Lawrence H. Summers presents a new paradigm for thinking about the current economic and technological revolution
We are buffeted by the sense that everything is accelerating: Digital technology is changing the way we work, shop, and socialize. And yet for all the talk about disruptive innovations, economic growth is largely stagnant. We are told that with new technologies average citizens are empowered as never before, and yet wide swaths of the population feel powerless and can no longer count on stable careers and a better life for their children. As Lawrence H. Summers shows in The Post-Widget Society, these are the paradoxes that define the economic revolution that is transforming our world.
At the heart of this revolution are two dramatic developments in Western economies: the declining significance of widgets (mass-produced goods) and the rise of design goods (products that cost a lot to design but little to produce); and the controversial prospect of secular stagnation, the long-term phenomenon of negligible economic growth and depressed employment in a dynamic market economy. Summers’s trenchant analysis of these trends reveals that they have profound implications not only for the future of jobs and widening income inequality but also for the nature of the state and the very stability of society.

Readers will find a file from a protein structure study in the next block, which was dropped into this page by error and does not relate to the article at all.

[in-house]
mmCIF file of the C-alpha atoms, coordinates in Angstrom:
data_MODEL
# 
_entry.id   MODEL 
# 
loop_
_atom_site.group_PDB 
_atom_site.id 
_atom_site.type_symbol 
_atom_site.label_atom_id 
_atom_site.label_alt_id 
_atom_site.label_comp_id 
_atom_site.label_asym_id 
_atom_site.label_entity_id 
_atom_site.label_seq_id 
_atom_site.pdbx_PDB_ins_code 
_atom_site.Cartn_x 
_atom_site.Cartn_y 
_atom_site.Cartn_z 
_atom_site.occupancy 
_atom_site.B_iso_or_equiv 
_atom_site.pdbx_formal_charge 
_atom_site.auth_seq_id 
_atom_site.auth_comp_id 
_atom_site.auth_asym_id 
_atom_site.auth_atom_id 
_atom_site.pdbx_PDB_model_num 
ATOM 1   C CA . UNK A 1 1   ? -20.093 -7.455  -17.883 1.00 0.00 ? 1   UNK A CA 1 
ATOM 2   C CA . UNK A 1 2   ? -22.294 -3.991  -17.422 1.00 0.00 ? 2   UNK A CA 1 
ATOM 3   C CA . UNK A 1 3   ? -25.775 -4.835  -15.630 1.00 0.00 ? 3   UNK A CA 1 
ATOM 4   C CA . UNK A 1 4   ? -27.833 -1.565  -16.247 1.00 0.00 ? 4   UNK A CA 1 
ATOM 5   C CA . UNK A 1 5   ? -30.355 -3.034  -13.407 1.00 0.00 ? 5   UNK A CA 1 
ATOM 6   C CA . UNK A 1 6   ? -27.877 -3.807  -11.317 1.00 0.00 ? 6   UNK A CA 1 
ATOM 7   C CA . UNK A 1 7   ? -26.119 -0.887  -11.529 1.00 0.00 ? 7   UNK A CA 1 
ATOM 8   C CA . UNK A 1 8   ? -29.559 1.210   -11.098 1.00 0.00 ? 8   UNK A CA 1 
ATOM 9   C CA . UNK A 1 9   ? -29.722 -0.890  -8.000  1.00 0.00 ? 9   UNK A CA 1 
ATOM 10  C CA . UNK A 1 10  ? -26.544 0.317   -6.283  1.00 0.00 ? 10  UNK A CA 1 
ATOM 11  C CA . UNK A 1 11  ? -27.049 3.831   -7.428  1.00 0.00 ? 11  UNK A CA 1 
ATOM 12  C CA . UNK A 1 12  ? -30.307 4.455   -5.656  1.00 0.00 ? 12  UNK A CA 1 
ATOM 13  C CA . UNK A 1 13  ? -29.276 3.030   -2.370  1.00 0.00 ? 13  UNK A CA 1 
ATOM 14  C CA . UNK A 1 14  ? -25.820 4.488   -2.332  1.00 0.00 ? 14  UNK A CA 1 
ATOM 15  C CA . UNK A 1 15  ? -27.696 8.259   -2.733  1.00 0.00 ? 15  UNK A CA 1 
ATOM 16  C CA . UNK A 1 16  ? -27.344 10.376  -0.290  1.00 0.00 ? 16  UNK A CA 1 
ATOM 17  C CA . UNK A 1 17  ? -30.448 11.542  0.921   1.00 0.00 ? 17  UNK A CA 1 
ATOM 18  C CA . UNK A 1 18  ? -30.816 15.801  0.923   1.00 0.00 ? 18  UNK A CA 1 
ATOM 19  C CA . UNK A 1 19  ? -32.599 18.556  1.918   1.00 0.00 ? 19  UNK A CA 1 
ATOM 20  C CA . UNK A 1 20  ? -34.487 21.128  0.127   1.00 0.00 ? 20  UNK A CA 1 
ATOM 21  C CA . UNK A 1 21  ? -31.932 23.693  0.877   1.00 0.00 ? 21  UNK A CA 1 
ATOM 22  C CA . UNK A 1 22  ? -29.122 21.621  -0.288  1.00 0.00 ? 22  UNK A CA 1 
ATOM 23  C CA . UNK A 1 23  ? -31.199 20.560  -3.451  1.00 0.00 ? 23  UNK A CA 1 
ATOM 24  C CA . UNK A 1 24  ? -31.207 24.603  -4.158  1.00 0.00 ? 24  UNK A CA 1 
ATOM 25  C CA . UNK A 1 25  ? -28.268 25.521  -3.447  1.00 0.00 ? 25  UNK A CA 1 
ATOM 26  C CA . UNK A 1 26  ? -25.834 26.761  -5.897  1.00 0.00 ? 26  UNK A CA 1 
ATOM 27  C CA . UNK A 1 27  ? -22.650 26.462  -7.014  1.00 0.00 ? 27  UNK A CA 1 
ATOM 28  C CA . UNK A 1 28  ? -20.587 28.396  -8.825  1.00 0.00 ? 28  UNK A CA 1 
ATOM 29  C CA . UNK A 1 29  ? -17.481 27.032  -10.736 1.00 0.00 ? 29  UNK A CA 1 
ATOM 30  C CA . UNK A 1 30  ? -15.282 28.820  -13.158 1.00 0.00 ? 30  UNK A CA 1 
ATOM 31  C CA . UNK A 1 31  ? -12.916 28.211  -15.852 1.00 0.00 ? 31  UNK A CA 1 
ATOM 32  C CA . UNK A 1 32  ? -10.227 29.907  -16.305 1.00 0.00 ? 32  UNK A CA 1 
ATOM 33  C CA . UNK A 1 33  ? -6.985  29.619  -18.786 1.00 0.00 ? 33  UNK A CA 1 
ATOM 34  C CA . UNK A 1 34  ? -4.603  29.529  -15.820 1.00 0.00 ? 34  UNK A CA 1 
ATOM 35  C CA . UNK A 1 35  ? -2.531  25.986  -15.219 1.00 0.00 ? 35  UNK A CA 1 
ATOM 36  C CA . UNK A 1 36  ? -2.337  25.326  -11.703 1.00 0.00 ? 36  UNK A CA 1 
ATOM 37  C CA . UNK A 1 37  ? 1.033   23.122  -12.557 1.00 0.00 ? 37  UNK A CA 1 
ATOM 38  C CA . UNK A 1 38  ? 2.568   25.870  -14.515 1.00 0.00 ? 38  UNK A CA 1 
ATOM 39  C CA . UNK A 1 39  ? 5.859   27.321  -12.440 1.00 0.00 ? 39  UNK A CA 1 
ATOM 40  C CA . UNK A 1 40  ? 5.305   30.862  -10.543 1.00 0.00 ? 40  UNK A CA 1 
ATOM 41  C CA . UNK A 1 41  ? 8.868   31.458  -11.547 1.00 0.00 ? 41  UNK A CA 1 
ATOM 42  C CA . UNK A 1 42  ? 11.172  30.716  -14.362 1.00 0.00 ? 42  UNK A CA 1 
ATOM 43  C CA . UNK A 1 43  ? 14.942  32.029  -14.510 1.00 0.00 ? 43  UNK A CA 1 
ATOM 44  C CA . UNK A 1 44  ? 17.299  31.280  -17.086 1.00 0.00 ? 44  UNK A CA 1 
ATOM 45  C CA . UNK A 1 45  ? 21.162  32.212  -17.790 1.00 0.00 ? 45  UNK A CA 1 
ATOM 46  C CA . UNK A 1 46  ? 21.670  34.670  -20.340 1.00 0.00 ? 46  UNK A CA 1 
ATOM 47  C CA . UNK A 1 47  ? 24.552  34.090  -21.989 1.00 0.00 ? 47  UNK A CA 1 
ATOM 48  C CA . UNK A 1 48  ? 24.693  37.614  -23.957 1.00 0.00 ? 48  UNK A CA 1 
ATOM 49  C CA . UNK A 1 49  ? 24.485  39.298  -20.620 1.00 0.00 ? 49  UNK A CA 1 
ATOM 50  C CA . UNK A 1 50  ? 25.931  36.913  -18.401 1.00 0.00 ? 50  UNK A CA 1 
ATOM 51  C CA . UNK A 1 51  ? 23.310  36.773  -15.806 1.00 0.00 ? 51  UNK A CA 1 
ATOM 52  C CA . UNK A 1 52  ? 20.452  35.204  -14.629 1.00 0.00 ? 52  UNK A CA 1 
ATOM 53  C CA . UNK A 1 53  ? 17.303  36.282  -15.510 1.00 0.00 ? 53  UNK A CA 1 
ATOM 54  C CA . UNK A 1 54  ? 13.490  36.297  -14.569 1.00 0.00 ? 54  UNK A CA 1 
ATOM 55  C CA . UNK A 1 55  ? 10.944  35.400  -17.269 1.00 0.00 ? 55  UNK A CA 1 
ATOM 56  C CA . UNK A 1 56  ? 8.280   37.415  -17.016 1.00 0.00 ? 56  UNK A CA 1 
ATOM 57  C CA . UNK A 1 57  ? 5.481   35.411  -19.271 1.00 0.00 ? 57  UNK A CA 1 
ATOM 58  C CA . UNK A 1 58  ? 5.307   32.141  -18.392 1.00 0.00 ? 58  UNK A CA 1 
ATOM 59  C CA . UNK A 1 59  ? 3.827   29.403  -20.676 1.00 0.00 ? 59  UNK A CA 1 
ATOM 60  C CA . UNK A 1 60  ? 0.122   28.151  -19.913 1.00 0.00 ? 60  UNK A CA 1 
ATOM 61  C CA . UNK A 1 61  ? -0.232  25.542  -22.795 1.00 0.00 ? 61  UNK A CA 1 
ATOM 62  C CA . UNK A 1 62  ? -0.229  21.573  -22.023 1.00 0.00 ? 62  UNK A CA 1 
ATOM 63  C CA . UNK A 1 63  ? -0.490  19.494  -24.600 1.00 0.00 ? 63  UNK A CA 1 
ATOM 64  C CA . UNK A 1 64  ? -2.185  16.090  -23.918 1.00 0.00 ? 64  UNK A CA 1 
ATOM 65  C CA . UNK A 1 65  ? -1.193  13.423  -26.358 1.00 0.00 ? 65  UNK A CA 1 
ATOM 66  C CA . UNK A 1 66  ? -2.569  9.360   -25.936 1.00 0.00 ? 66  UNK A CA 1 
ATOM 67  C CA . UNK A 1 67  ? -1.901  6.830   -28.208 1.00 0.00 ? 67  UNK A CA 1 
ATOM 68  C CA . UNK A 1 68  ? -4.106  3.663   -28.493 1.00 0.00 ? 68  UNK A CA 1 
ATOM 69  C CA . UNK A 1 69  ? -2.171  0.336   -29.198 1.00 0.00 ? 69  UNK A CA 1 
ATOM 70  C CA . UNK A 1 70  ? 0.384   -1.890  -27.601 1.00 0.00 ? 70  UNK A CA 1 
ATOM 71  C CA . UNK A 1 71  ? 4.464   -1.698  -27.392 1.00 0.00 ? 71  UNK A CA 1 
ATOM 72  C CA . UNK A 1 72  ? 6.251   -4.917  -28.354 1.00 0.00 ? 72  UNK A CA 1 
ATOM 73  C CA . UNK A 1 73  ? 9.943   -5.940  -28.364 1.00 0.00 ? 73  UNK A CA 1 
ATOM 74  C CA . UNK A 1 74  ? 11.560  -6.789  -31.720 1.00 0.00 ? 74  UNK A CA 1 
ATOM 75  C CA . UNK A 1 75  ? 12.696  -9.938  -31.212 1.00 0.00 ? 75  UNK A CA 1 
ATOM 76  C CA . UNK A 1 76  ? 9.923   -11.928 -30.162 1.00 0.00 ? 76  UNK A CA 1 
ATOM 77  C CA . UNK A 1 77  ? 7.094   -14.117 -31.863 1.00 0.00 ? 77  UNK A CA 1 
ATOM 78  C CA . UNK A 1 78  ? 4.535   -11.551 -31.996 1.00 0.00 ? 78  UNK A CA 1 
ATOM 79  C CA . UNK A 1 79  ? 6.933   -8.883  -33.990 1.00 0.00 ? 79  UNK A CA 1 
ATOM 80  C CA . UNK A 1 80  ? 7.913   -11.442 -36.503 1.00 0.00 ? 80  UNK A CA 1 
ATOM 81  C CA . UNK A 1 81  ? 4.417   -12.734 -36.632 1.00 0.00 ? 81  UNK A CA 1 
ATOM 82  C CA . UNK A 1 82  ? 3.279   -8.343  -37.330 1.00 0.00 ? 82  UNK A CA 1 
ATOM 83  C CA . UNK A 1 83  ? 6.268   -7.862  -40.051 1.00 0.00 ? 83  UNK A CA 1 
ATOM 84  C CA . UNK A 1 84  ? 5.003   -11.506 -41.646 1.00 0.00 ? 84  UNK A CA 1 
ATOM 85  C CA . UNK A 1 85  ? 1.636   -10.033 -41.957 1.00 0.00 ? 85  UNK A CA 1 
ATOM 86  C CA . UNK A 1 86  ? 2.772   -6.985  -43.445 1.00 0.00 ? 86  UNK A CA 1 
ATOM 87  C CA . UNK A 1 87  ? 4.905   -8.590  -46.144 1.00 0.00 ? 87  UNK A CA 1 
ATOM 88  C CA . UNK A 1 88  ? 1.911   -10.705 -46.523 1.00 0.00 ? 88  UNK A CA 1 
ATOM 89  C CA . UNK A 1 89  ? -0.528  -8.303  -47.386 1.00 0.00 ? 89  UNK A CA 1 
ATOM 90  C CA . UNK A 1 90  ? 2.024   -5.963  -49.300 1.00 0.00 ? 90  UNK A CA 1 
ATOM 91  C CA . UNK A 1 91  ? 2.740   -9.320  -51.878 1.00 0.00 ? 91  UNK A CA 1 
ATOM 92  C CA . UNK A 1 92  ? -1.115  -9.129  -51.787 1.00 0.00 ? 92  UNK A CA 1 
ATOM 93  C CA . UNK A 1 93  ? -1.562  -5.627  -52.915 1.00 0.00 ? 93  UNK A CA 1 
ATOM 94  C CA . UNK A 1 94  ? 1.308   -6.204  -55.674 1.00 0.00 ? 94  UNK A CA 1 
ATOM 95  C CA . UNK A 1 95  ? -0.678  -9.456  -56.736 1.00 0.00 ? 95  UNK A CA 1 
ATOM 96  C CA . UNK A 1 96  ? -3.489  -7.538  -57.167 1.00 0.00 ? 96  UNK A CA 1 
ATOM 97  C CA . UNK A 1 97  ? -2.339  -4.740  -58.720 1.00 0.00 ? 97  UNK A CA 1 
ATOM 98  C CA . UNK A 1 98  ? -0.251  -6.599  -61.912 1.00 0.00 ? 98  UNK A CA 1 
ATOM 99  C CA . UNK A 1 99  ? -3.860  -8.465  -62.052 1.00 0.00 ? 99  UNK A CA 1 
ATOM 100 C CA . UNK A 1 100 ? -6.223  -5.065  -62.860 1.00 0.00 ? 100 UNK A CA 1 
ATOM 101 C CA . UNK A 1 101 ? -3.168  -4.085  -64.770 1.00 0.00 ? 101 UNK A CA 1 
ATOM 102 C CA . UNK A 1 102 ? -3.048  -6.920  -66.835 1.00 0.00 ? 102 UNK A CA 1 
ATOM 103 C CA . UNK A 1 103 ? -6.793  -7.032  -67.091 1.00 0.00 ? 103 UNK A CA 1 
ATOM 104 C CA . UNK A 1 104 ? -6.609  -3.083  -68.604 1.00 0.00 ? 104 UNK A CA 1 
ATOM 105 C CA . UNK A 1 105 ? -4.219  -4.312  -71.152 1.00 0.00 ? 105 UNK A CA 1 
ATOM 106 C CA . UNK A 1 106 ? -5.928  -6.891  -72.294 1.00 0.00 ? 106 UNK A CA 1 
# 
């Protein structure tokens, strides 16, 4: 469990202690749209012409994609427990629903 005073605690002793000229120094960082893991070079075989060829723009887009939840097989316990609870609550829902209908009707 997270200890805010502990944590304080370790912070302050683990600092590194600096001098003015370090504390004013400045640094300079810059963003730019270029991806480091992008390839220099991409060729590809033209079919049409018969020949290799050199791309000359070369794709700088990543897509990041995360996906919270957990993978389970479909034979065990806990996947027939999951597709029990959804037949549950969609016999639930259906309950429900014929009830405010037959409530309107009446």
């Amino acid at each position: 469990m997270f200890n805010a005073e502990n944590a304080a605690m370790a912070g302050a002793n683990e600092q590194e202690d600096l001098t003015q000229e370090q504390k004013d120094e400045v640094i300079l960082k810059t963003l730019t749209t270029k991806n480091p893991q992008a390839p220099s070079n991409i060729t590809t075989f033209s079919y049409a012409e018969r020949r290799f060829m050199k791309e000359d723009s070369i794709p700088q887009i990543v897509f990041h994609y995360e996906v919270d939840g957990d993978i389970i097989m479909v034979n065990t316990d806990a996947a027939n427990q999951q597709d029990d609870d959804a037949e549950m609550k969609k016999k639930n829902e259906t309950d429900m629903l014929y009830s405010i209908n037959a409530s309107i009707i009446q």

A bold, pathbreaking book by one of our most important economists, The Post-Widget Society is necessary reading for every American concerned about our economic and political future.
About the Author
Lawrence H. Summers is the Charles W. Eliot University Professor and president emeritus of Harvard University. During the past two decades, he has served in a series of senior policy positions in Washington, D.C., including as the seventy-first secretary of the Treasury for President Clinton, the director of the National Economic Council for President Obama, and the vice president of development economics and chief economist of the World Bank.